I have worked with older teens my whole career. It's always interesting to watch these young men and women prep themselves to step into the real world once high school has come to an end. And, truth be told, I'm always a little nervous for a number of them. As much as I love my profession, if we are honest, the public school system really does little to ensure that kids leave high school with the skill set and knowledge base needed to be successful in life. A daily blog could be written this whole year exploring the different avenues ofthis issue, but today I would like to comment on one fallacy I encounter on a regular basis with my upperclassmen.
"Find what you love doing, and make a career of it. That's the key to being happy in life."
Somewhere in recent decades this has become a popular life philosophy. At first glance, it sounds great. Heck, I love my job as a teacher. Still, I have to call B.S. on this mythic deception. In theory, I love the concept. At the root, it is valid. In practice, however, it is rather improbable. For the masses, it just isn't possible. There's a good chance that what you love doing either isn't terribly profitable, or it is something that has limited vacancies. Not to mention, almost ANY job has the probability of becoming tedious, routine, and unfulfilling from time to time.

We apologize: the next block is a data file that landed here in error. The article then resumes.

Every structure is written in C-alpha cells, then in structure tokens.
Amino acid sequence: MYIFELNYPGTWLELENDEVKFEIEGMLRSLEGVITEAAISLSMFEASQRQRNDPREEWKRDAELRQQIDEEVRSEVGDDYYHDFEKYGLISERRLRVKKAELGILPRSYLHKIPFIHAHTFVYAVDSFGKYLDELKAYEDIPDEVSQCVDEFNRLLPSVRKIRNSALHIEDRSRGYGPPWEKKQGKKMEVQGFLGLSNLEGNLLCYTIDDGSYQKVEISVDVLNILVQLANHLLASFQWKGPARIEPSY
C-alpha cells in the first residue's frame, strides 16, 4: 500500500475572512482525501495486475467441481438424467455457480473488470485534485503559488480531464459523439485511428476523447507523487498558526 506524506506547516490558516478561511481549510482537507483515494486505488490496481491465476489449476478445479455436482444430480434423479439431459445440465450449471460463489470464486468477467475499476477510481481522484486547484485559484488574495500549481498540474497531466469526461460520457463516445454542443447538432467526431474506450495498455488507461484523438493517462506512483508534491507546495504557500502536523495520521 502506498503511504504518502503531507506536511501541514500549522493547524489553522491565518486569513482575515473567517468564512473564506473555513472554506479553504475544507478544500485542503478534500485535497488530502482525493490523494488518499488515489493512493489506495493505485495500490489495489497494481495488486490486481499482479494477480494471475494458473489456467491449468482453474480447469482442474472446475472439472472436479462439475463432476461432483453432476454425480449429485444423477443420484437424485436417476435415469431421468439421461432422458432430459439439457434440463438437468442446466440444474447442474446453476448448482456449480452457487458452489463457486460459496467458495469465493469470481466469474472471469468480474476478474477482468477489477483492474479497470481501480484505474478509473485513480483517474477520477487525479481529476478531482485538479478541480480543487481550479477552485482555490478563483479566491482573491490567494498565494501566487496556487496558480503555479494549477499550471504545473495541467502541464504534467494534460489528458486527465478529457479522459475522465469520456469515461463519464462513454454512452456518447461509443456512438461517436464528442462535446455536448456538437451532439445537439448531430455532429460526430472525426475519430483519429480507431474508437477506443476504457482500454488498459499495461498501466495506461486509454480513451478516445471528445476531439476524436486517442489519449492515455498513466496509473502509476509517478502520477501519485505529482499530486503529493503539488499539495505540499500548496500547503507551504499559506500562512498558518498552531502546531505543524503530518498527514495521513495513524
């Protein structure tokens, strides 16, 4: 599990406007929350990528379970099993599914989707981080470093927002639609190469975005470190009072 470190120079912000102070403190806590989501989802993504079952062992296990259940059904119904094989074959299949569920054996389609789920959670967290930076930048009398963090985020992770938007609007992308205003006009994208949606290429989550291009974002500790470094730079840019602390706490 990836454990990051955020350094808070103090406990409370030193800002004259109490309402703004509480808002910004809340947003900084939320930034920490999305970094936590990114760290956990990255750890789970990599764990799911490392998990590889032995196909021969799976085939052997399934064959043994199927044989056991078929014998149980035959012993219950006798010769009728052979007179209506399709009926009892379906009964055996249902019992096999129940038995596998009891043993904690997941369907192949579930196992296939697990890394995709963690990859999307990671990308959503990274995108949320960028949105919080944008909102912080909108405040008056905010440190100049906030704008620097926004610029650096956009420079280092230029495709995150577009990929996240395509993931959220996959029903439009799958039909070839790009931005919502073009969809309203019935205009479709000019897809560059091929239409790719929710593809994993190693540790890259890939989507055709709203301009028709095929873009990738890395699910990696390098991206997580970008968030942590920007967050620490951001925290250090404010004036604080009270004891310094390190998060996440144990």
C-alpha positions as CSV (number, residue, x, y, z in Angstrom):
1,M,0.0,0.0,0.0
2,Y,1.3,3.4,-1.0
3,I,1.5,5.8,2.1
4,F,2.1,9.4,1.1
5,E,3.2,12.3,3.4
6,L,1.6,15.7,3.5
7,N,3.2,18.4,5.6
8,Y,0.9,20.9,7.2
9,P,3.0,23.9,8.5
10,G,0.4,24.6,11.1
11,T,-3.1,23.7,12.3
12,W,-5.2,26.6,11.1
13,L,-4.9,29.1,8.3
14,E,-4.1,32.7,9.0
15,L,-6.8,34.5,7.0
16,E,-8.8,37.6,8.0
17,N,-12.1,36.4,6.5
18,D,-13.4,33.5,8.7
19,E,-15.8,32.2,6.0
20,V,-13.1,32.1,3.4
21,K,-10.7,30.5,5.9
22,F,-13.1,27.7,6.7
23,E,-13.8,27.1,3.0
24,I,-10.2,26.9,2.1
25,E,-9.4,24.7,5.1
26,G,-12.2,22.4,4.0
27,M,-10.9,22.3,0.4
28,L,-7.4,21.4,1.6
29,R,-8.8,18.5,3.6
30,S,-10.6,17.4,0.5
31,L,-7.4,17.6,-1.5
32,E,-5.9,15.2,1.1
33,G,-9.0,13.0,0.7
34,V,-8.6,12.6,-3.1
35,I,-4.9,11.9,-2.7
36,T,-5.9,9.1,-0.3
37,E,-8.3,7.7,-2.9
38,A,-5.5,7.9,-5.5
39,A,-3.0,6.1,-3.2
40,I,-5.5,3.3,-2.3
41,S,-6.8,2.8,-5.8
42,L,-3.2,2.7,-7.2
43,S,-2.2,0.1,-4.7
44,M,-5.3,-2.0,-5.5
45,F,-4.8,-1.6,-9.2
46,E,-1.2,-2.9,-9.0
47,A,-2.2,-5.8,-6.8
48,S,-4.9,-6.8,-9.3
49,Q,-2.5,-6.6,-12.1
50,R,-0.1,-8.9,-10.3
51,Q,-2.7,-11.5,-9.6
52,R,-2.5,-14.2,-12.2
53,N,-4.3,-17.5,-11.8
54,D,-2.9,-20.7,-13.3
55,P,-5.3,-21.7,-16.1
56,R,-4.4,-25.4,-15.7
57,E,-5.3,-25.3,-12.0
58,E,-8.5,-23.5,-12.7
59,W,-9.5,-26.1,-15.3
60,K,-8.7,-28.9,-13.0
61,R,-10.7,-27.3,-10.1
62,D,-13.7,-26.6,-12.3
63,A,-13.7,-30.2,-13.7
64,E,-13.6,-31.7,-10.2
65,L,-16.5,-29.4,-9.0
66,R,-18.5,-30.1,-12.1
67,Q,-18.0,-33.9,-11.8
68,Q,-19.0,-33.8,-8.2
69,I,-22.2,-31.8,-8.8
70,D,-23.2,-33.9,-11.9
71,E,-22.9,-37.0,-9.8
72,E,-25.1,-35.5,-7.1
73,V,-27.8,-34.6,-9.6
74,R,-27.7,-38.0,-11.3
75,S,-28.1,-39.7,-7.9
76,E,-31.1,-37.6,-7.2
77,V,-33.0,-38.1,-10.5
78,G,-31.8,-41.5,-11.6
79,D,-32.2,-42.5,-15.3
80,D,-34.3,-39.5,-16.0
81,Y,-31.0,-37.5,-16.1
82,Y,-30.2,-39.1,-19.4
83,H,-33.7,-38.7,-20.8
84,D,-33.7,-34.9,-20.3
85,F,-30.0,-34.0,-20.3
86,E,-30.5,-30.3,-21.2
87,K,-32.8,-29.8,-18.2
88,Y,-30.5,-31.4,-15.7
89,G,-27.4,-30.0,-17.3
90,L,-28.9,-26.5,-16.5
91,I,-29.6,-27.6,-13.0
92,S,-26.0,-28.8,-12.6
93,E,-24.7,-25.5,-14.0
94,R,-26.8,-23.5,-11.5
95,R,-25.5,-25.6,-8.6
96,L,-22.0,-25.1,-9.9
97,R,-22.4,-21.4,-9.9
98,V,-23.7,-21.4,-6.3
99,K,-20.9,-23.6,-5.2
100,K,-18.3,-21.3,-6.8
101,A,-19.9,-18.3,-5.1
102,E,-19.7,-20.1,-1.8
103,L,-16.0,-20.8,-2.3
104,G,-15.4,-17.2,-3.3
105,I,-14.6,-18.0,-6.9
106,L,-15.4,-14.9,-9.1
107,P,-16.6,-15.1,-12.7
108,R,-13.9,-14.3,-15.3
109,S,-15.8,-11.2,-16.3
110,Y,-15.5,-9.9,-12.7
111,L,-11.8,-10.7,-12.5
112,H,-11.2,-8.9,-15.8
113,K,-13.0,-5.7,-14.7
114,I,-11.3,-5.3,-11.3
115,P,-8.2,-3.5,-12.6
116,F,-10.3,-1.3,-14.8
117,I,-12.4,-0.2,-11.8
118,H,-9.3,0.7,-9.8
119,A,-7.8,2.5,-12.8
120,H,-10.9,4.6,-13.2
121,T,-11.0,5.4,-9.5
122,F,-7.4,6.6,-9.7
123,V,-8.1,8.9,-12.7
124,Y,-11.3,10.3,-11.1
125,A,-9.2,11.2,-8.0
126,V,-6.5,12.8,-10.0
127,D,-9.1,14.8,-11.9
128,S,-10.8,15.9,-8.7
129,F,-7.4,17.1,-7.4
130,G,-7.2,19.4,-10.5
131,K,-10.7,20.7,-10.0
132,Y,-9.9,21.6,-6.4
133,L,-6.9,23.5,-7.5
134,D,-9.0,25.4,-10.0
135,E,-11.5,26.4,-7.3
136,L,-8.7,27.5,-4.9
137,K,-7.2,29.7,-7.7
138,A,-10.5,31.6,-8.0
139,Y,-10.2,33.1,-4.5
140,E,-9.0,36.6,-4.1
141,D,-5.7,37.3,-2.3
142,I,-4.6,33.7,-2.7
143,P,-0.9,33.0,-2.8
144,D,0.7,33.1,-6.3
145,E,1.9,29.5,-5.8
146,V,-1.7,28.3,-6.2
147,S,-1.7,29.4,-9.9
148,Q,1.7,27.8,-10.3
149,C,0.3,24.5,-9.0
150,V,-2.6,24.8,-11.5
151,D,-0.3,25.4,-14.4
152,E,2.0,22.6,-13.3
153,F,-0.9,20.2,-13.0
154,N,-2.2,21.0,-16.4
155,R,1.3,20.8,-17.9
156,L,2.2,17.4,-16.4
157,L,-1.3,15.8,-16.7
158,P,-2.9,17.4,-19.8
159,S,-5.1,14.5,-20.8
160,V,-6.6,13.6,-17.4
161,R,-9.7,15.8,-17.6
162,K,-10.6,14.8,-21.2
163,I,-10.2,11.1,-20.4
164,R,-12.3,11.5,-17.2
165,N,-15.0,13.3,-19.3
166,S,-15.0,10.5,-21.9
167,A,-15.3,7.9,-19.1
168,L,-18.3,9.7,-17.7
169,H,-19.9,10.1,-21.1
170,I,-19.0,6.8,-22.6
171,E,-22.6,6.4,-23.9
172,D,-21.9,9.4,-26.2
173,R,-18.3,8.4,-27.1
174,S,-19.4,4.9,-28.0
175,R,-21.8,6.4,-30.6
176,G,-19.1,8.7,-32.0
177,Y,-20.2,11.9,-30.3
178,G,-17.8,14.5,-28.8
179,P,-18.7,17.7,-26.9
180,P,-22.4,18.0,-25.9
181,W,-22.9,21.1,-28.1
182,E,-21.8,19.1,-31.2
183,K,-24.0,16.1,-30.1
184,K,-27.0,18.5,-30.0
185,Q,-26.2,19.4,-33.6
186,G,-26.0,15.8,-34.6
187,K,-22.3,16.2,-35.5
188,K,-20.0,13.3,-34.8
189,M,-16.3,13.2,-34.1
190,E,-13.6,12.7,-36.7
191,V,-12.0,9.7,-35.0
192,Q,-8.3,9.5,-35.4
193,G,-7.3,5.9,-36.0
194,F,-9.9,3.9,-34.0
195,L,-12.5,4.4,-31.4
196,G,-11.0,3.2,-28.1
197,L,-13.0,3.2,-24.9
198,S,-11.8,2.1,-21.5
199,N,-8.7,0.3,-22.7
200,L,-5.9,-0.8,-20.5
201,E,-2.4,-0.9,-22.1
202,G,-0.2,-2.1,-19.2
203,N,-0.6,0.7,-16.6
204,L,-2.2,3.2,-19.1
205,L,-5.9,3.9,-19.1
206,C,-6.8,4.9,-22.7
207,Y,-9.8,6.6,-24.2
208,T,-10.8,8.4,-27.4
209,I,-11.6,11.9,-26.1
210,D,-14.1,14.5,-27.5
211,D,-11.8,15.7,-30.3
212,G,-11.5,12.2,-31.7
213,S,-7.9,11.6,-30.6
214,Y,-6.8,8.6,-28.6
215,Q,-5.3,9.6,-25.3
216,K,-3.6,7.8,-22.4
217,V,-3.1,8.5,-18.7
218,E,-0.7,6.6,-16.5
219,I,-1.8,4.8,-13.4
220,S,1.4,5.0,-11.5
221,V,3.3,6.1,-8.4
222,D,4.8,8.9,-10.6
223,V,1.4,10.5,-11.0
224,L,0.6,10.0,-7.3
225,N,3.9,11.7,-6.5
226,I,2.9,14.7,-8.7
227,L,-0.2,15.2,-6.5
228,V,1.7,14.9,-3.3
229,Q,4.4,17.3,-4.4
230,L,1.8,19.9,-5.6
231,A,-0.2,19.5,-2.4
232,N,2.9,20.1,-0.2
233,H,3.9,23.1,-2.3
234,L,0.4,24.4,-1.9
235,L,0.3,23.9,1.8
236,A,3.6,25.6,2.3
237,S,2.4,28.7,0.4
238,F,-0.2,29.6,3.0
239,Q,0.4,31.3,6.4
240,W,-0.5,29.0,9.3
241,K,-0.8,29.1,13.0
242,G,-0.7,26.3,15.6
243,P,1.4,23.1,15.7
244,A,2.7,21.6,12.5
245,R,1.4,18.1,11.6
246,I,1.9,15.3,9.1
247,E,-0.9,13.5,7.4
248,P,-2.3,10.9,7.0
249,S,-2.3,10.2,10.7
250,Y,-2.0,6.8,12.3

So, I would stress that young people take on the following mindset instead: Find what you can like or, at the least, tolerate doing that pays well. Get that for a job, make good money, and enjoy what you love as a hobby.
That's a far superior mindset. I'm guessing not that many anesthesiologists actually love what they do day in and day out, but I'm pretty sure they love the income that job provides, and I'm also fairly certain the profession allows both the time and the resources to pursue a hobby or two with some passion. We have so misguided young people into chasing after an ideal rather than practicality.
By my nature, I'm a dreamer. I'm a romantic. But, I'm also old enough to have been given a few spoonfuls of reality and cynicism to pass along a practicality check. Take an honest look at what you love and decide what the odds are that you will make a solid salary from it over the course of a few decades. Not what is possible, but rather what is probable. If you truly have a passion you are talented enough to make a living wage from, I promise being an engineer or physical therapist or a dentist or even a school teacher won't get in the way of making it big one day.